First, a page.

The building workshop I attended back in September of last year was also part of The Valley Project’s new residential school series, the latest iteration of which is a monthly gardening school, The Farmer’s Arms Garden School, held in the outdoor classroom that was built during the building workshop. 

The design and building team for the Outdoor Classroom project, designed by Takashi Hayastu of Hayatsu Architects and Material Cultures and built as part of the Valley Project’s building school in September 2020. Image Courtesy of Grizedale Arts, Photo: Rachel Hayton

The current main focus of The Valley Project is The Farmer’s Arms, a historical establishment which has sat empty at the mouth of the Crake Valley for the last few years. Grizedale Arts has worked with the local community to secure the purchase of the property in order to reimagine the building as a cultural hub which encompasses all the traditional values of a pub; good food and drink, affordable accommodation and a hearty atmosphere, but that also provides a space for local education, hands-on workshops, events, a shop and exhibitions. Follow Grizedale Arts on social media or sign up to their newsletter to keep up to date with the latest updates on the project.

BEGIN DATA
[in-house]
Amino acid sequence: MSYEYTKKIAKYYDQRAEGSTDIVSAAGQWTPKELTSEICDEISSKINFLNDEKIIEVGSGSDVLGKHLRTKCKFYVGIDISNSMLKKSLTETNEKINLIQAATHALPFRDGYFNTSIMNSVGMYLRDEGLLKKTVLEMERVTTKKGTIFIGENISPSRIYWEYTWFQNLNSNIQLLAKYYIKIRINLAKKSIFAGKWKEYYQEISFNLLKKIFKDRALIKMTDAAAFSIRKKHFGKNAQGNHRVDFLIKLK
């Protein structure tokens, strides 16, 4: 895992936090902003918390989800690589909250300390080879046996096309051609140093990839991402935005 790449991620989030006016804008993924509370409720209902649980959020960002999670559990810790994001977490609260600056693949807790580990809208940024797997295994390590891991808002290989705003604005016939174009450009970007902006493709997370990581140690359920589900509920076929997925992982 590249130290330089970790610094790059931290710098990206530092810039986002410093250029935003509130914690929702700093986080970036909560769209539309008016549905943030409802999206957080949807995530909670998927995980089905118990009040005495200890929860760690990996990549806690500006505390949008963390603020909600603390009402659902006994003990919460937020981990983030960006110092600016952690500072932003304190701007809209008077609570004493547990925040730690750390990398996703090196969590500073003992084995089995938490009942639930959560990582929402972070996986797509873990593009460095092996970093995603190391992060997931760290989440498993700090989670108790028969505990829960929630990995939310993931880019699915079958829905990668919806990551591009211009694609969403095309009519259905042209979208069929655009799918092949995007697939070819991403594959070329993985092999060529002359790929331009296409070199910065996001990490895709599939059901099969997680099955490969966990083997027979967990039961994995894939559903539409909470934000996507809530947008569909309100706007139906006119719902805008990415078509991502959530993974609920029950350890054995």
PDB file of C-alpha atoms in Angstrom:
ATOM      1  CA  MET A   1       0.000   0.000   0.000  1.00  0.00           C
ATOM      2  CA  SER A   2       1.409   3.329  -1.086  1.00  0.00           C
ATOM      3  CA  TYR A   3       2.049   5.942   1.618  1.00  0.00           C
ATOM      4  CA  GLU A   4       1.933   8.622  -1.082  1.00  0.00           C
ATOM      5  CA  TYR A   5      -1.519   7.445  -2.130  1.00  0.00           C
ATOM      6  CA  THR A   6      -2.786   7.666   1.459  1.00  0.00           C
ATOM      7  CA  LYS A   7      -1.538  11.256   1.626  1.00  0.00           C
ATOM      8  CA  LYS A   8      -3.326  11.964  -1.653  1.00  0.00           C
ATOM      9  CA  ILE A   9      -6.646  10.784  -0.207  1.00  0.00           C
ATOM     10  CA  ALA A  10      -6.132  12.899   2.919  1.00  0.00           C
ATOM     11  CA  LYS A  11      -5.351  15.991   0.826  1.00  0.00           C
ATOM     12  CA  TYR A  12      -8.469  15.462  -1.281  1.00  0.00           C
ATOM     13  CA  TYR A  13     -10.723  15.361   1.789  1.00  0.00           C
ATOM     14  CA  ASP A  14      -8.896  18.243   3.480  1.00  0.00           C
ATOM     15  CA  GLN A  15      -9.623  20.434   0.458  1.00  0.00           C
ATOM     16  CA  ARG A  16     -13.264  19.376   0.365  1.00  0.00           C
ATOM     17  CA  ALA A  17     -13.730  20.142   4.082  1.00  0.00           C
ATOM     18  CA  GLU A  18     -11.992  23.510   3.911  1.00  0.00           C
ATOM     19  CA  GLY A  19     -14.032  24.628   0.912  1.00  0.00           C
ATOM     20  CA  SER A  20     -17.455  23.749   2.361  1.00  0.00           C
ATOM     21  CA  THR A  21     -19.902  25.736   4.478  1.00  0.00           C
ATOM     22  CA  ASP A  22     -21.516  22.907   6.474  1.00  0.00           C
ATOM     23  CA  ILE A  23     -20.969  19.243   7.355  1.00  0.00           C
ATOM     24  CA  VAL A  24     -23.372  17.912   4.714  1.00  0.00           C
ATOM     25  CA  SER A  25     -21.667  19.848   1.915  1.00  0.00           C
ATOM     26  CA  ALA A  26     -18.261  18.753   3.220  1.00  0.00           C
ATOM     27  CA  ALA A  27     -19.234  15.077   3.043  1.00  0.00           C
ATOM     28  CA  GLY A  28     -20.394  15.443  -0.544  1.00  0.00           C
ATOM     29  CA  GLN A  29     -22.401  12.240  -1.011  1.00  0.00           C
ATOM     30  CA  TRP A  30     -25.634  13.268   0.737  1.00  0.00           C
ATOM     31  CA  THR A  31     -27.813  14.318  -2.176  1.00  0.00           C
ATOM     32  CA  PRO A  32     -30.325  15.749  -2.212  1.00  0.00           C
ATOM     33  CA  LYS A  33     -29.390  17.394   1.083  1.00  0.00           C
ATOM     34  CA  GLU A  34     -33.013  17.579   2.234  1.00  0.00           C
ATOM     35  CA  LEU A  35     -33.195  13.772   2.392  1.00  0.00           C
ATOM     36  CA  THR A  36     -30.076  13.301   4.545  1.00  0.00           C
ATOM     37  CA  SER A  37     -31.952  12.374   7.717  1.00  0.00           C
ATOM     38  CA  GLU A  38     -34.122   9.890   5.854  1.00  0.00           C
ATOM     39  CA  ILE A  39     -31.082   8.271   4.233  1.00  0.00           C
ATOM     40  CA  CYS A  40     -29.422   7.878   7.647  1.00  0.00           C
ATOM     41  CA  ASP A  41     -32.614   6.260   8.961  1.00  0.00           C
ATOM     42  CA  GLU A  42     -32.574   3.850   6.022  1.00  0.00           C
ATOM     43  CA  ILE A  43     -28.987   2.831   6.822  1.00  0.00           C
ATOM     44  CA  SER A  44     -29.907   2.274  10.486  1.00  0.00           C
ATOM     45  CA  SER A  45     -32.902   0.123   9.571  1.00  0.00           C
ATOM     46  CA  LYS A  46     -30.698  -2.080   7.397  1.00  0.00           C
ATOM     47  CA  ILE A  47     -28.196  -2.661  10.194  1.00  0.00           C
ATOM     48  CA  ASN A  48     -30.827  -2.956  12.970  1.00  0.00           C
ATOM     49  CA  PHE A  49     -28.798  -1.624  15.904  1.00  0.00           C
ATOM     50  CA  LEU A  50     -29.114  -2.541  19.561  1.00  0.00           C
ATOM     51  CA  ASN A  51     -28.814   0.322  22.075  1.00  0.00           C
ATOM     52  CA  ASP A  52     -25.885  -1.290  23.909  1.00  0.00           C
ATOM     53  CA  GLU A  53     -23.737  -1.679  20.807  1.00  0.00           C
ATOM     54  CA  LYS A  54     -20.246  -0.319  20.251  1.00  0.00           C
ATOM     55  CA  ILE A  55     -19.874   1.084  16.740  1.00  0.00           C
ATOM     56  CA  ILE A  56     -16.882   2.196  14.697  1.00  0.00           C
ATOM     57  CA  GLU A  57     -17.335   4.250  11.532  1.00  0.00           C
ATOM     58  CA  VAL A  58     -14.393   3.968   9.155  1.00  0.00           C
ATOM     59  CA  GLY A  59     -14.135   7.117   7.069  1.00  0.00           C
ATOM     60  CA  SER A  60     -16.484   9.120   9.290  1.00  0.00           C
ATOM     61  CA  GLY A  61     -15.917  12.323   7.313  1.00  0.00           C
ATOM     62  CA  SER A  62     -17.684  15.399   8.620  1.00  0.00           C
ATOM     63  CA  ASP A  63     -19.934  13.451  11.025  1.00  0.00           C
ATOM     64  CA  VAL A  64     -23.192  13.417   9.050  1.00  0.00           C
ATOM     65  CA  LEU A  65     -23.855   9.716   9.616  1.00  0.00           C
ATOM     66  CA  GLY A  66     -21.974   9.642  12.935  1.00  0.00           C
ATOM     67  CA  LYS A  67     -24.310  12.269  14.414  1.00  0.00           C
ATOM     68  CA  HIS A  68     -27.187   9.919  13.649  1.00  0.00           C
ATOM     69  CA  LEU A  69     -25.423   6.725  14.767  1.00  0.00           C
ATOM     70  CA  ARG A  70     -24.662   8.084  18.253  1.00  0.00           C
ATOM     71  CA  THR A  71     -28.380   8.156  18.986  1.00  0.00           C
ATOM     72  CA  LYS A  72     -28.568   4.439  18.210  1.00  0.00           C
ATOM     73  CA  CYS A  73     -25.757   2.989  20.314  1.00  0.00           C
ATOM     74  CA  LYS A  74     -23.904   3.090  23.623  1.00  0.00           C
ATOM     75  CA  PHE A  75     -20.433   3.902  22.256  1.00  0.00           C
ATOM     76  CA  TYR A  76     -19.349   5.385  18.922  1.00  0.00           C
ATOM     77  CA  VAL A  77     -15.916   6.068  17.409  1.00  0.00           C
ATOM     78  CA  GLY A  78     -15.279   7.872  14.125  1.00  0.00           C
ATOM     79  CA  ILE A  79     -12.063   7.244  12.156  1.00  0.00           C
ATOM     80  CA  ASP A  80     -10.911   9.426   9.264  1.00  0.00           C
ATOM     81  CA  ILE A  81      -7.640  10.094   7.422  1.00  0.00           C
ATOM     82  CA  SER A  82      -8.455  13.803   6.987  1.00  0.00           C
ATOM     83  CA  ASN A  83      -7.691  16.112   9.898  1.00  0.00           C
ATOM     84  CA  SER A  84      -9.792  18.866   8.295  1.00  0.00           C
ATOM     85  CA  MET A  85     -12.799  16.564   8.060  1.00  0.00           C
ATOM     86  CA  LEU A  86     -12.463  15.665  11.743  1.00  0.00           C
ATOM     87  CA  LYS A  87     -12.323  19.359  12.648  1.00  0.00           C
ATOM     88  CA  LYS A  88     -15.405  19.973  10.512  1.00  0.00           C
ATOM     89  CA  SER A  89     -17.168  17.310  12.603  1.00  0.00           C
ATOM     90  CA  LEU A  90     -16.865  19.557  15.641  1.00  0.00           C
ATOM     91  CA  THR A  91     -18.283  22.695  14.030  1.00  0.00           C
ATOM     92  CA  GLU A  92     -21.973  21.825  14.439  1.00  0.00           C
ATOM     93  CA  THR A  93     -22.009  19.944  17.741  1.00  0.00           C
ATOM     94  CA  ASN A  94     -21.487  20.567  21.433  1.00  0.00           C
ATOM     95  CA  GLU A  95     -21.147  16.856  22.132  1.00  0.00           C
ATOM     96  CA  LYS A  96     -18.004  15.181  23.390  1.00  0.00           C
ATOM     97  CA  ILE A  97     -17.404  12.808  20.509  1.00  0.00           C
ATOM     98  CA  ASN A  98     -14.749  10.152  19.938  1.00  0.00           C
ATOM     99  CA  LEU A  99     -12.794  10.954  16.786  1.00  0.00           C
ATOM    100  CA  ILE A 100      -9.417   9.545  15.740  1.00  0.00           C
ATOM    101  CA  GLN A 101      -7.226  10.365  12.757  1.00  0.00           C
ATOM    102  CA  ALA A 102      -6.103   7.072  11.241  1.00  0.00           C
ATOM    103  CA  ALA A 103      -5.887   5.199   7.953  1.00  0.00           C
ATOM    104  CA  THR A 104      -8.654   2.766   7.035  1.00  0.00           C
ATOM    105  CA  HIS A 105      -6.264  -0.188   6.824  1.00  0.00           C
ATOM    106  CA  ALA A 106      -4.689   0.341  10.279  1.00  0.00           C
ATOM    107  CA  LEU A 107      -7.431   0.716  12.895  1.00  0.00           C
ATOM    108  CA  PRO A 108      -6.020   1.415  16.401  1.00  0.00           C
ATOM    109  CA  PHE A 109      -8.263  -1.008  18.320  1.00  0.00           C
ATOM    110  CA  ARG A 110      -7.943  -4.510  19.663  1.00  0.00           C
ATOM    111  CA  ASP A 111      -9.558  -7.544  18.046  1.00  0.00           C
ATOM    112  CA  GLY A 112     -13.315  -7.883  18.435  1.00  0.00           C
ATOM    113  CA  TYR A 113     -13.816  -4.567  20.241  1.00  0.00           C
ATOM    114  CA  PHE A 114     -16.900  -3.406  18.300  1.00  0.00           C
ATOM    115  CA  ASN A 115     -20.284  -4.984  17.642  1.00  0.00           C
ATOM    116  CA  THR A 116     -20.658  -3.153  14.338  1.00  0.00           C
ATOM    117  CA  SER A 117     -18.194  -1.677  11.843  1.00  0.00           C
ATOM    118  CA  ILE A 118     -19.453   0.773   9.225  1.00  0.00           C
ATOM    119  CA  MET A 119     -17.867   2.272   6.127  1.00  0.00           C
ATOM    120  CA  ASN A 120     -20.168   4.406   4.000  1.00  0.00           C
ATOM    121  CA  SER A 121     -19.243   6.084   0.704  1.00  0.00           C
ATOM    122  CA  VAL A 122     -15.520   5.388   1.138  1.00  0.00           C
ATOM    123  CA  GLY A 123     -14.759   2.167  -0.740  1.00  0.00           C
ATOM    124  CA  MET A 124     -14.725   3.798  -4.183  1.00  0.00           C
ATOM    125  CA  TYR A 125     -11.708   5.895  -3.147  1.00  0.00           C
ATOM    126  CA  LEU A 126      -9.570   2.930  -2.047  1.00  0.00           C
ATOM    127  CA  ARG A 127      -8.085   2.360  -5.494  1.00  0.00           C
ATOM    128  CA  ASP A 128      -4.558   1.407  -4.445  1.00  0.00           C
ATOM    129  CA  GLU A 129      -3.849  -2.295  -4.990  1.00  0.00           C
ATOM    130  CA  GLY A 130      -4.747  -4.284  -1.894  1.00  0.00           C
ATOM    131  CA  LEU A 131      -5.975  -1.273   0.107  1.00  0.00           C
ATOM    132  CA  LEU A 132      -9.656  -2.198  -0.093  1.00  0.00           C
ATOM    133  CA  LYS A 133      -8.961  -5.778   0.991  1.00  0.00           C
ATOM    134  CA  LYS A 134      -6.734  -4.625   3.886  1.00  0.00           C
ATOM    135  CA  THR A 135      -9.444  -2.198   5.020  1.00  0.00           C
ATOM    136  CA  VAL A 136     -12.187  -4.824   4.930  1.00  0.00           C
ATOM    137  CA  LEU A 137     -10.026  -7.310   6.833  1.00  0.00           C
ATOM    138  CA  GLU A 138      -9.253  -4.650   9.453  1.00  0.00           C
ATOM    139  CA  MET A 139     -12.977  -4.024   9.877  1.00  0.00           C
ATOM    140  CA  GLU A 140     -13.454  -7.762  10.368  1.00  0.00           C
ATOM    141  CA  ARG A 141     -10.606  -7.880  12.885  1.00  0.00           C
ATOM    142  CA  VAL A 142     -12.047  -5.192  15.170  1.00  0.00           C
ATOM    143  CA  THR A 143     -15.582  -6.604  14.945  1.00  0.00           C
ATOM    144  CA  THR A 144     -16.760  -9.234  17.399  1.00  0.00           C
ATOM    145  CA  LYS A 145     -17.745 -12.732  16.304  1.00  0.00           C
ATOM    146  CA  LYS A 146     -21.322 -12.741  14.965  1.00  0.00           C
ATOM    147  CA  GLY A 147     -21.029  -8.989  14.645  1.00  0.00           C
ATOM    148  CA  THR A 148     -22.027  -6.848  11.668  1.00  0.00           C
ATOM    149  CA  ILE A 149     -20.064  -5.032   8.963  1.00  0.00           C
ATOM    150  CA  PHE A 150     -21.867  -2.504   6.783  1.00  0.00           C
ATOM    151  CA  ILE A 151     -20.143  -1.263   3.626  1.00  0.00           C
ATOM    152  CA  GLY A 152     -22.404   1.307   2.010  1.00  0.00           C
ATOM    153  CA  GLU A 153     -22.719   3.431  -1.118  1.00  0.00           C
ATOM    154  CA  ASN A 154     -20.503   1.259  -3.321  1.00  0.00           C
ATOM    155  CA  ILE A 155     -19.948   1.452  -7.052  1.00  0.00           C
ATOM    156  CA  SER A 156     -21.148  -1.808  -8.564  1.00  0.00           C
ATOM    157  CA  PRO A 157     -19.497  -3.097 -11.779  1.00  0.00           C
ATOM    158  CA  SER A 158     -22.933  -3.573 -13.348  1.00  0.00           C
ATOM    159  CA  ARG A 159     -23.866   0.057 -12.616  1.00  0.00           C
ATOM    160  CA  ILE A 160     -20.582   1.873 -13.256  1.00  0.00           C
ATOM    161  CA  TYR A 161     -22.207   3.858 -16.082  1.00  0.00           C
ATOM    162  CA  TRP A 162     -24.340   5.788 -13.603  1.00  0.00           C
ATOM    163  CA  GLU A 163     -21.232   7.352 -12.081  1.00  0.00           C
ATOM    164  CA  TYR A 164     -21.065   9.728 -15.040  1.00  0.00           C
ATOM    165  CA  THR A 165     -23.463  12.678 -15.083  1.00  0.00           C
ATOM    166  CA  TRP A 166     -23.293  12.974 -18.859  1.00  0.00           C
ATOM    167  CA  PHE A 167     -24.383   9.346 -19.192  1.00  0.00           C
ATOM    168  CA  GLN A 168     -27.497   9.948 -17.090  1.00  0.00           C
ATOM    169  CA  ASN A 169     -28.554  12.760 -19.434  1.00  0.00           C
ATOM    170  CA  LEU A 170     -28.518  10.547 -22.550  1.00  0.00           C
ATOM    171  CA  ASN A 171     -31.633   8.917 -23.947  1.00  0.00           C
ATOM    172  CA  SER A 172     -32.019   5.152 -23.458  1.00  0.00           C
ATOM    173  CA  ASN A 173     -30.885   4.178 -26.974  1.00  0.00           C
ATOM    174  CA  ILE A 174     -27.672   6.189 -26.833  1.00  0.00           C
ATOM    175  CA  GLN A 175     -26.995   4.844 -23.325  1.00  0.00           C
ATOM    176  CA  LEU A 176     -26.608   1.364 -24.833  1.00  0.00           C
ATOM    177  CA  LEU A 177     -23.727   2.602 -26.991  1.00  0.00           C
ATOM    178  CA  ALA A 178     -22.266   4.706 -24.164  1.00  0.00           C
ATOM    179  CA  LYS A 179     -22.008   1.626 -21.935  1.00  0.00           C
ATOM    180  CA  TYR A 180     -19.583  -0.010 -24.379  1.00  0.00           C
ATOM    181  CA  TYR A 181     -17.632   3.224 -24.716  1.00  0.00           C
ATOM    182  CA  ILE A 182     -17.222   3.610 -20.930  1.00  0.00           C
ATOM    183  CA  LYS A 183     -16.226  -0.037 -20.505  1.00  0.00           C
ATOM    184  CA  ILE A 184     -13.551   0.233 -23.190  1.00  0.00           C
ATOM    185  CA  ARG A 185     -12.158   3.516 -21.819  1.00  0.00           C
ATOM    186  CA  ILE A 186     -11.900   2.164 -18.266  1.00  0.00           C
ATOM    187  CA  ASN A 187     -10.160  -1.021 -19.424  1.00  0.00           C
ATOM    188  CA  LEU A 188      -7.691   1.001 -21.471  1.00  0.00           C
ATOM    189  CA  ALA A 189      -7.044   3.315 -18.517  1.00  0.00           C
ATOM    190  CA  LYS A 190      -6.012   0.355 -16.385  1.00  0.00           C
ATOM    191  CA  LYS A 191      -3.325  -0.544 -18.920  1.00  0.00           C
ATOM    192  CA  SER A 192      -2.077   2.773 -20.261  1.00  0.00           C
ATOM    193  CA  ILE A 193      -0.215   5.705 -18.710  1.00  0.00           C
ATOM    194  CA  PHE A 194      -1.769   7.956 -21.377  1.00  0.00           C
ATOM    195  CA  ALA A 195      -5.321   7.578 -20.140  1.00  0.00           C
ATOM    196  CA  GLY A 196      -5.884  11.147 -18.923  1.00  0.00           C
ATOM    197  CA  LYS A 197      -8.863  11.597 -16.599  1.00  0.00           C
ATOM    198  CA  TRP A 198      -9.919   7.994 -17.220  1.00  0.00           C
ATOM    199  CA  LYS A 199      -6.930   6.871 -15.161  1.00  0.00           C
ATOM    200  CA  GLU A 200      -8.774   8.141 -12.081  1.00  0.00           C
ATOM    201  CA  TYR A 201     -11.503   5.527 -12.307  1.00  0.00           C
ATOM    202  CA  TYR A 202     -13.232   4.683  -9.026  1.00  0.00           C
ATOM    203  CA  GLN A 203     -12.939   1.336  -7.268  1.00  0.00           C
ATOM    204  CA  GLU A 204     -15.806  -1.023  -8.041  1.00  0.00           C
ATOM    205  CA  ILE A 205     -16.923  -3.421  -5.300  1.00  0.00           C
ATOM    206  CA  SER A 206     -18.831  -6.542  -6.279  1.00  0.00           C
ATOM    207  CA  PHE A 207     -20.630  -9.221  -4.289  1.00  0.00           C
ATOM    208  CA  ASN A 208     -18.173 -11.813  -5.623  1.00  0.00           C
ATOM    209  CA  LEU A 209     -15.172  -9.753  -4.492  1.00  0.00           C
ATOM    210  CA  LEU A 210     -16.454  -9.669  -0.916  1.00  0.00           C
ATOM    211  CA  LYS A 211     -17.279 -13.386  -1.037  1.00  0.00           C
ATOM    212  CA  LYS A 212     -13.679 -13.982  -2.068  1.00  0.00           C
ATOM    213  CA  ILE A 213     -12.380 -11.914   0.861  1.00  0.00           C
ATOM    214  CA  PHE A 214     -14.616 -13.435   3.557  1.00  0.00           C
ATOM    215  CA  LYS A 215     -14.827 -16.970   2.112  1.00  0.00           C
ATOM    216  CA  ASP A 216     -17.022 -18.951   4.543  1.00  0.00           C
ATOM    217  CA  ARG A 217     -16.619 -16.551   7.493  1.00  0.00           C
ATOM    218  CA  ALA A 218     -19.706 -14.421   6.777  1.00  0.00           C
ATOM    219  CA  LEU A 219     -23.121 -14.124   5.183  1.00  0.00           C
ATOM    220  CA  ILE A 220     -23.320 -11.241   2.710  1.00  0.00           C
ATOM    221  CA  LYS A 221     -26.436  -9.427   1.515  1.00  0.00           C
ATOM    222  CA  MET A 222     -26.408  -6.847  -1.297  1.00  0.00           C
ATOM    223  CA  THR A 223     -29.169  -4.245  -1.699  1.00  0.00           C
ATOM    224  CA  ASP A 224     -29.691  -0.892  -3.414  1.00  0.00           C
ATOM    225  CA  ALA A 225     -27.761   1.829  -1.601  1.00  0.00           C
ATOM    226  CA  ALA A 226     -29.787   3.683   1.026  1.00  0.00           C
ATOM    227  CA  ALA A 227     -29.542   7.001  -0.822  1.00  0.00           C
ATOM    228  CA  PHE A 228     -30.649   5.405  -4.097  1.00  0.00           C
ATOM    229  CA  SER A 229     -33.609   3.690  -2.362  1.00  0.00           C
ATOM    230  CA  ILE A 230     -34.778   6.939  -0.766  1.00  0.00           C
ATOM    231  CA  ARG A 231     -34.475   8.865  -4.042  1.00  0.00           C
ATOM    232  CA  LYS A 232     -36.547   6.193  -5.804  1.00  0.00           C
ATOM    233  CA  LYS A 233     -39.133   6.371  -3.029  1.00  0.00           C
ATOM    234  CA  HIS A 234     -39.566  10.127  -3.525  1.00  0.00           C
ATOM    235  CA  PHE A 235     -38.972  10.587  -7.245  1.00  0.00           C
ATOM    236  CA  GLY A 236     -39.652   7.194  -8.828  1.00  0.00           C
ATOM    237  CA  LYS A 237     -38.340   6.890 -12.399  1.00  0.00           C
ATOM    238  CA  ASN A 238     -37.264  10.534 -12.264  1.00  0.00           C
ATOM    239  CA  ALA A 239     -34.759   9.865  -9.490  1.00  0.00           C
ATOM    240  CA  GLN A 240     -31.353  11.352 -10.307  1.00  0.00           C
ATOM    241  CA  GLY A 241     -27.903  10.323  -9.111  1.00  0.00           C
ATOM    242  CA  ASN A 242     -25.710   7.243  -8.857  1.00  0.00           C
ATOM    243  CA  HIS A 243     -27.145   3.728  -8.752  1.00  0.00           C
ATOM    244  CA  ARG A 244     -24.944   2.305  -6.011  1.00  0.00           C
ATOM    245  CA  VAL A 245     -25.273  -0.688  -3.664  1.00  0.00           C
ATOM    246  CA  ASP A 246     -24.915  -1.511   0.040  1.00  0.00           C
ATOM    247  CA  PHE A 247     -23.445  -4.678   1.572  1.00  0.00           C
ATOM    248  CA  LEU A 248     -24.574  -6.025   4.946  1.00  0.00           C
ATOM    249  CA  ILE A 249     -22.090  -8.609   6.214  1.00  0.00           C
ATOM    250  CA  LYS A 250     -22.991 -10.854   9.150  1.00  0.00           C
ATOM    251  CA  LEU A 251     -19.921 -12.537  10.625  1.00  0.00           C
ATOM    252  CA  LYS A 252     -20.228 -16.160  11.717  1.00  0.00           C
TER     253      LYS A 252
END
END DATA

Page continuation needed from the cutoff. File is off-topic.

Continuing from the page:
Emma Sumner, Valley Project Manager at Grizedale Arts, speaks of the amazing opportunities and long-term benefits that The Farmer’s Arms could bring to the valley;

“This is a once in a lifetime opportunity to save an historic building and retain it as a community hub. The Coniston Valley has many innovative rural businesses, alongside celebrated visitor attractions such as Brantwood and the Ruskin Museum, and The Farmer’s Arms could help in the area’s recovery period. Employment will be a key issue and we believe The Farmer’s Arms will act as a gateway to not only the wonders of the valley, but also the world of work and enterprise, innovation and diversification.”

The Outdoor Classroom project, which now hosts The Farmer’s Arms Garden School. Image Courtesy of Grizedale Arts, Photo: Rachel Hayton

When these partnerships of various scales connect and link communities from across the globe, space is made to exchange ideas, understand common problems and collaborate. Grizedale Arts takes a unique and marvelous approach to shaping place, and making those places special, by simultaneously paying homage to the past and innovating for the future, working hyper-locally and at huge, international scales.